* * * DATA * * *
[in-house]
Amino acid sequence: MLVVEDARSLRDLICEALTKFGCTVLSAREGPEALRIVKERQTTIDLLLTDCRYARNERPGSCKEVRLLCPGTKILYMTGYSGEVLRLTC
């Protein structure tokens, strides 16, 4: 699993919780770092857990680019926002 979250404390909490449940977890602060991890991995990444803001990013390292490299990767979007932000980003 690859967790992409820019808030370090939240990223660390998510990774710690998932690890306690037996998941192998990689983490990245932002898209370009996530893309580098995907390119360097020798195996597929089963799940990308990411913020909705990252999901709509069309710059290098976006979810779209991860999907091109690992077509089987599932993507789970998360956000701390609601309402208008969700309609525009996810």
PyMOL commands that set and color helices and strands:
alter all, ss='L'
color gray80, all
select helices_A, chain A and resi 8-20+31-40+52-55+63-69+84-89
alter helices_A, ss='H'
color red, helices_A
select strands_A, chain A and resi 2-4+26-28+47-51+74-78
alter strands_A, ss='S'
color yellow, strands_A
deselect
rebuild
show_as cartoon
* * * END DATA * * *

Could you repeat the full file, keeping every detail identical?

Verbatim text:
[in-house]
Amino acid sequence: MLVVEDARSLRDLICEALTKFGCTVLSAREGPEALRIVKERQTTIDLLLTDCRYARNERPGSCKEVRLLCPGTKILYMTGYSGEVLRLTC
């Protein structure tokens, strides 16, 4: 699993919780770092857990680019926002 979250404390909490449940977890602060991890991995990444803001990013390292490299990767979007932000980003 690859967790992409820019808030370090939240990223660390998510990774710690998932690890306690037996998941192998990689983490990245932002898209370009996530893309580098995907390119360097020798195996597929089963799940990308990411913020909705990252999901709509069309710059290098976006979810779209991860999907091109690992077509089987599932993507789970998360956000701390609601309402208008969700309609525009996810």
PyMOL commands that set and color helices and strands:
alter all, ss='L'
color gray80, all
select helices_A, chain A and resi 8-20+31-40+52-55+63-69+84-89
alter helices_A, ss='H'
color red, helices_A
select strands_A, chain A and resi 2-4+26-28+47-51+74-78
alter strands_A, ss='S'
color yellow, strands_A
deselect
rebuild
show_as cartoon